Corey serves as an advocate to the public for the Americans with Disabilities Act (ADA).  He helps to educate contractors, business owners, and city councils regarding the requirements of the ADA and the needs of disabled customers.  Corey is also involved in supporting the National AgrAbility Project which assists farmers, ranchers and other agricultural workers living with a disability.

 

Corey’s own independence spills over to help him teach other disabled friends and consumers that disability is no barrier at all, if you are willing to climb!

 

The SCI Foundation Pathfinder program also provides funding to SCI Chapters in support of their activities that engage disabled, terminally ill, wounded military and veterans in outdoor activities. Often, the reintroduction to nature and hunting helps these hunters find their way to adapt to their life changes and challenges.

Pathfinder Youth Hunt

By Kathy Butler, SCIF Education Department

 

This year’s Youth Pathfinder hunt was awarded to sixteen-year old, native New Yorker, Nathan “Nate” Wagner.  Born in November 2003, Nate grew up the youngest of three boys and was active in sports playing basketball and lacrosse.  He developed an interest in hunting with friends who hunt that later turned into a passion he and his father, Rich, now share.  Nate harvested his first whitetail deer this past season and he regularly hunts pheasant and upland game with his father and friends.  Two years ago, his life changed when he was diagnosed with a form of cancer called Neuroblastoma, which affects approximately 800 children annually and is rare for kids over 10 years old, but Nate does not let his illness stand in the way of his connection with nature and love of hunting.

 

Nate was over-the-top excited when he learned that he had been chosen for this once in a life time New Mexico elk hunt and counted the hours until it was time to finally go.  New Mexico offers some of the best fair chase elk hunts in North America and the special youth elk tag awarded by New Mexico State Game Commission makes it possible for this hunt to be taken anytime during the season, anywhere in New Mexico.  Nates hunt was scheduled at the end of September 2019 and took place in the Datil Mountain range of Cibola National Forest, which is home to diverse animal species and know for its great elk herds.

 

Hailing from Magdalena, Eric Kern, volunteered to guide Nate on this special hunt.  With twenty years of experience guiding hunts in New Mexico, Eric knew right where to take Nate to call and stalk elk.  The first day proved to be challenging climbing hills while trying not to make noise on the loosely bedded rock found in the area.

 

Not having much luck that morning, they headed out in the afternoon following a tip from another scout in the area where elk had been seen.

 

Patience is a hunter’s virtue and it proved to be true after Nate waited several hours before elk were finally heard bugling in the distance.  As the sun started to creep toward the skyline, they headed down to a position where the elk were expected to pass on their way to feed in the flat grasslands.  Eric called a couple of times and they could hear a bull running toward them.  Exhilarated by the sound, Nate situated himself into position, but couldn’t get in the right position, so he didn’t take the shot.  A good day of hunting ended with dinner and stories at Eric’s home joined by his wife, Kelly, and their five children.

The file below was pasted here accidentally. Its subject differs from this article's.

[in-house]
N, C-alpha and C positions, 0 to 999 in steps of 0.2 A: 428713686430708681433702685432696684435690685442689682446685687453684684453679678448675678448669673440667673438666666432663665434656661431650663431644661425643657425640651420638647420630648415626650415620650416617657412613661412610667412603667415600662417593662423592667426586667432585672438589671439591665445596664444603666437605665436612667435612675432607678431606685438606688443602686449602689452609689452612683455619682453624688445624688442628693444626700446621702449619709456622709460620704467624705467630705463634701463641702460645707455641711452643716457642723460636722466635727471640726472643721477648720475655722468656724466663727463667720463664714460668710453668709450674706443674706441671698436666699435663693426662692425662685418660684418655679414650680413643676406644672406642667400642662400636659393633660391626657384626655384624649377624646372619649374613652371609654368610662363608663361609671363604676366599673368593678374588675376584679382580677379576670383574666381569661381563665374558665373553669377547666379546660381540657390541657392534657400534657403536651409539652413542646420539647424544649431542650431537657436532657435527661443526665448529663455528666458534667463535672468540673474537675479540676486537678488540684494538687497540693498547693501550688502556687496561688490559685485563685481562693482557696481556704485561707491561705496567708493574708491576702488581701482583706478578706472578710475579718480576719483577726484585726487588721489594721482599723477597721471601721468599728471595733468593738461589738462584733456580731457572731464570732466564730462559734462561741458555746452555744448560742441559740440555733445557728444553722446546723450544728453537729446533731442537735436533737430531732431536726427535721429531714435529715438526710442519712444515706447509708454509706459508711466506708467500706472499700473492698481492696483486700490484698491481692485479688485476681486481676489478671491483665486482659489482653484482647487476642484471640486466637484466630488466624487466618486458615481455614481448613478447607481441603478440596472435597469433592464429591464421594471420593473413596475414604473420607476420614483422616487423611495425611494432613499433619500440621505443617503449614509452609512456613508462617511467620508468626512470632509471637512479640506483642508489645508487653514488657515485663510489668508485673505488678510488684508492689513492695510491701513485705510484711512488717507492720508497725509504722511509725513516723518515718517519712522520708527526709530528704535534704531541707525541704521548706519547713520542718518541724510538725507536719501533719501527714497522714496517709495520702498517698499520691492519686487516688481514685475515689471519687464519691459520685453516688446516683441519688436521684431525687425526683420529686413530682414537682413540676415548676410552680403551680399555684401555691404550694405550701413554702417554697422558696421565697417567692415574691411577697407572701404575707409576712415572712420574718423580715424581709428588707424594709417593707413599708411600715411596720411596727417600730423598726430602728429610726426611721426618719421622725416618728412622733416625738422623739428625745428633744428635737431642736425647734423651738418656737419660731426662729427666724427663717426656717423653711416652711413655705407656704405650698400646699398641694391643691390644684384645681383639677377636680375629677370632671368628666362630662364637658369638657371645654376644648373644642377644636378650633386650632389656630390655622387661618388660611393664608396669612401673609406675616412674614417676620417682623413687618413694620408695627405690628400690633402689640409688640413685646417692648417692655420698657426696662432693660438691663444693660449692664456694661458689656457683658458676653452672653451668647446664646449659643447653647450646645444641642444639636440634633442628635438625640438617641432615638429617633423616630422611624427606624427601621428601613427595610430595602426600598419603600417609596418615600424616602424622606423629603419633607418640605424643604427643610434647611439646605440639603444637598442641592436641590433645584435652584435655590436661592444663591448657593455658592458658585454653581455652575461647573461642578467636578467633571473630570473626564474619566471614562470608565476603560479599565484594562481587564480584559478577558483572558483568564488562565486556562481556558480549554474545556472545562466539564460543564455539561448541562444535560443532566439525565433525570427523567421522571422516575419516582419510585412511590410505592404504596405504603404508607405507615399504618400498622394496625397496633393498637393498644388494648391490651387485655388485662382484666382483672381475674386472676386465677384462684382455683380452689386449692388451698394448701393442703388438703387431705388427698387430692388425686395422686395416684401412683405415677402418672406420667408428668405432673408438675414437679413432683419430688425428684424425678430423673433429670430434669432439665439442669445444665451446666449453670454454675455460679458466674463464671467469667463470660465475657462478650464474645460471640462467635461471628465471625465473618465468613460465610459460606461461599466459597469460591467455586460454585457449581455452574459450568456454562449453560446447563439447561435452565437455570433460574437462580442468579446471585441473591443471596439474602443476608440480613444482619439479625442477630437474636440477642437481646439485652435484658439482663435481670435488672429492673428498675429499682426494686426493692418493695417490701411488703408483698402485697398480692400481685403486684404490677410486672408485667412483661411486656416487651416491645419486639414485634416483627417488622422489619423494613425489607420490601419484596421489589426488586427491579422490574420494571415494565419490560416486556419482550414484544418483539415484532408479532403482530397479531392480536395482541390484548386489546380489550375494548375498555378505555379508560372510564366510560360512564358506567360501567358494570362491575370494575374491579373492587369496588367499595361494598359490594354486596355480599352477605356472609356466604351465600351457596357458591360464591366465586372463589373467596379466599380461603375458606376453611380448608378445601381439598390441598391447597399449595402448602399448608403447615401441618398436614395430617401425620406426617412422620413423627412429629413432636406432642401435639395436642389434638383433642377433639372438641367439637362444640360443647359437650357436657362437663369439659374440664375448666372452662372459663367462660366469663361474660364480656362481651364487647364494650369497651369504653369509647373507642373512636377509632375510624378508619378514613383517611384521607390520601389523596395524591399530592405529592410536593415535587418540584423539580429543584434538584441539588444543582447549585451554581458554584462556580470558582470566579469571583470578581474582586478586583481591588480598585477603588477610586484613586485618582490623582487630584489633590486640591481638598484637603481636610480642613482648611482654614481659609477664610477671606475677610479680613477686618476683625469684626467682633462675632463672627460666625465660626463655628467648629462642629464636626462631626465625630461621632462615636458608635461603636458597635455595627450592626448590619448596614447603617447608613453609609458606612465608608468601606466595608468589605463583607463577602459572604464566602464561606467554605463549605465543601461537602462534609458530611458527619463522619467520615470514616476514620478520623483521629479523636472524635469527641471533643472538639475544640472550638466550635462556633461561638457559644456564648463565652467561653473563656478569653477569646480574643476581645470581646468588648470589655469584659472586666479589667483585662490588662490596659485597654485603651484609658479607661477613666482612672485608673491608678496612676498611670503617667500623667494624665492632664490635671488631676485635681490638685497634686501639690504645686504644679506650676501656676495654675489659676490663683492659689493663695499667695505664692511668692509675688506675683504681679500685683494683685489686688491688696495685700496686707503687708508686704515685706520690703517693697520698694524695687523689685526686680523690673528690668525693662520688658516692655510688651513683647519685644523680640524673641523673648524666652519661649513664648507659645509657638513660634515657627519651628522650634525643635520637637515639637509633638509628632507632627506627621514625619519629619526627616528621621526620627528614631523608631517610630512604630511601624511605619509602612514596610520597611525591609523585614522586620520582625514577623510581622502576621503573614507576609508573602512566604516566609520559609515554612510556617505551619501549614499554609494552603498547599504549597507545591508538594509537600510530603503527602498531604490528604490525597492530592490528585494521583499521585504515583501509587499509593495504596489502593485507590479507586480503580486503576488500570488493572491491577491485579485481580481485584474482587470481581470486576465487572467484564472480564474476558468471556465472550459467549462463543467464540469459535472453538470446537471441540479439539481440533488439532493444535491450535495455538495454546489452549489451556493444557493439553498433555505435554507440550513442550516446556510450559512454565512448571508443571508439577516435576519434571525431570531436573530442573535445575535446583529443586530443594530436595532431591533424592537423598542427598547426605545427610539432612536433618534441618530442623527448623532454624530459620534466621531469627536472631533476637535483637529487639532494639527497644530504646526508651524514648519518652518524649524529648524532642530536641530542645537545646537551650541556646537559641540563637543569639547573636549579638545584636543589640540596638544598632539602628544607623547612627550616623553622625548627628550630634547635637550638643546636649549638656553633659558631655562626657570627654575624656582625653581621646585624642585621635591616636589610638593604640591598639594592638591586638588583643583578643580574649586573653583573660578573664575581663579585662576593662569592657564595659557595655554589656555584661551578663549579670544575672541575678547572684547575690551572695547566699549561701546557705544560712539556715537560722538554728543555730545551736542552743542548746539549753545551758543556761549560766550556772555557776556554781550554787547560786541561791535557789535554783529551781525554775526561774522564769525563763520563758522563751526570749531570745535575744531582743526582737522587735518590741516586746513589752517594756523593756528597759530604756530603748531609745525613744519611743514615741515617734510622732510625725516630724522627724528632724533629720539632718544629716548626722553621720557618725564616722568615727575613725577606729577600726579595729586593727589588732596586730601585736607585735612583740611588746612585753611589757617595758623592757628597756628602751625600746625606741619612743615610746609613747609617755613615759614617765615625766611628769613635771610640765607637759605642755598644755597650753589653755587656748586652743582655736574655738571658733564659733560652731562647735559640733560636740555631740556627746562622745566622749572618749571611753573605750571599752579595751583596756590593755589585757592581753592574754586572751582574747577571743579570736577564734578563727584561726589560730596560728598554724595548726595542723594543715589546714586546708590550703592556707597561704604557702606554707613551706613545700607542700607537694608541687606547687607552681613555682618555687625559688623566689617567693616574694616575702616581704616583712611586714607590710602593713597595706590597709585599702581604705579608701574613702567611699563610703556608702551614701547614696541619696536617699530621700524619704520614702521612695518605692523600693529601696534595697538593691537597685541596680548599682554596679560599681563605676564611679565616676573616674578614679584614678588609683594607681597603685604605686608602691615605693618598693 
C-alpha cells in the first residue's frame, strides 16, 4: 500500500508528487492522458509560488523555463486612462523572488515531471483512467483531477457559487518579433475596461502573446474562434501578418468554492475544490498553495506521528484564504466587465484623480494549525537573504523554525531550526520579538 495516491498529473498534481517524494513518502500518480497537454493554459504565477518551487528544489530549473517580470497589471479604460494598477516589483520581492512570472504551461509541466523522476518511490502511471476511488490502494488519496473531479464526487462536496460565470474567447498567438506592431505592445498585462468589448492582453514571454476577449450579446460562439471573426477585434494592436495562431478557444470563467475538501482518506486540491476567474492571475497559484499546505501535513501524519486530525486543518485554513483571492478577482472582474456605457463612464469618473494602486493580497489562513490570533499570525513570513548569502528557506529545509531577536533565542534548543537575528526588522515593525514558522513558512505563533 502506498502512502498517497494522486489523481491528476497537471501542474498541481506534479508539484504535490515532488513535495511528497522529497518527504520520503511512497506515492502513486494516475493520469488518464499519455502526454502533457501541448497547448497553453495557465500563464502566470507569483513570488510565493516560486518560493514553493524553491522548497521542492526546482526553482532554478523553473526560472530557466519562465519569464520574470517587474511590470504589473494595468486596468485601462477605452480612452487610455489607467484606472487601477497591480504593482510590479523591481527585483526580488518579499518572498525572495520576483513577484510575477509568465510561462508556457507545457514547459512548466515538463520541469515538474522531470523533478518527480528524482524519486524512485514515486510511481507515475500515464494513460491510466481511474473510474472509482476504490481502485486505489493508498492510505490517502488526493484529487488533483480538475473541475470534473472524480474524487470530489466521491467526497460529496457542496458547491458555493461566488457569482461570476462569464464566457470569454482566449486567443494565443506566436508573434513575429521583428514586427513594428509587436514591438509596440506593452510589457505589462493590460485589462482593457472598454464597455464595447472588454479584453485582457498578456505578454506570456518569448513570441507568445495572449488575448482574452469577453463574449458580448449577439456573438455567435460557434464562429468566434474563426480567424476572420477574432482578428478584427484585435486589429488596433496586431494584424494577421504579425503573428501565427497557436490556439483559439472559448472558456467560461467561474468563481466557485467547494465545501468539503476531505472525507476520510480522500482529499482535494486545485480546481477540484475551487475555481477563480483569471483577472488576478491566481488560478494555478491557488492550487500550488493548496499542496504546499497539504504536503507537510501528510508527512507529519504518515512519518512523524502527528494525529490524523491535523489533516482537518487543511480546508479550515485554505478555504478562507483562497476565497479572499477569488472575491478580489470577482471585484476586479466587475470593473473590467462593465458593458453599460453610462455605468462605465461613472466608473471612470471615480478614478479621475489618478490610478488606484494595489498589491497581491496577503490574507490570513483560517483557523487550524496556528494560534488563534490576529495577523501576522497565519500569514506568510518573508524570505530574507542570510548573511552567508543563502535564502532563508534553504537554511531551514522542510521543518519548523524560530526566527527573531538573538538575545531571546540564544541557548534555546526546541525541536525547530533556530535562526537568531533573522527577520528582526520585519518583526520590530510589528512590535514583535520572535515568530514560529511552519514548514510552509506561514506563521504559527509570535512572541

Charged up from a good night’s sleep, they headed out to a different area the next morning and tracked elk through a wooded ravine.  The elk were bugling as they made their way up the mountain and Nate positioned himself for what he thought was a sure shot, but some cows came by instead and “ratted him out” to the bull he was stocking.  It was close, but the bull eluded him.

 

Not giving up, they headed to another area where Nate was able to see a bull at 260 yards and had a perfect shot.  He aimed the custom, 280 Ackley, named by Eric as “Bad to the Bone,” with precision and took the shot.  The shot was true and a fine bull was taken by Nate.  The elk was a beauty, measuring roughly 340-points and weighed around 800-pounds.  Nate beamed with continued excitement as he engaged in field dressing and into the evening as he relived the details of his amazing experience.

 

Nate thanks New Mexico Game and Fish for the elk tag and Eric Kern and his family for hosting he and his dad on the hunt.  And he gives a special thanks to SCI Foundation and the Pathfinder Committee for making this hunt-of-a-lifetime possible.  Nate hopes these hunting opportunities will continue as it was such a remarkable experience and he hopes other youth get to do this, too.

Learn about past Pathfinder Youth Hunt recipients

Past Recipients

Application

A Pathfinder is “one that finds a way or finds a new route.”

 

SCI Foundation Pathfinders are people who are faced with challenges in life that causes them to find new ways to live and to overcome the challenge of being engaged in outdoor activities. These hunters also give of their time to help their community and promote hunting for other disabled hunters.

 

The SCI Foundation Pathfinder program provides funding to SCI Chapters in support of their activities that engage disabled, terminally ill, wounded military and veterans who are hunters into the outdoors. Often, the reintroduction to nature and hunting helps these hunters to find their way to adapt to their life changes and challenges and helping others along the way.

 

Pathfinder Award Announcement

 

Pathfinder Award Application

 

For more information, contact Kathy Butler at kbutler@safariclub.org, or call direct (520) 798-4892.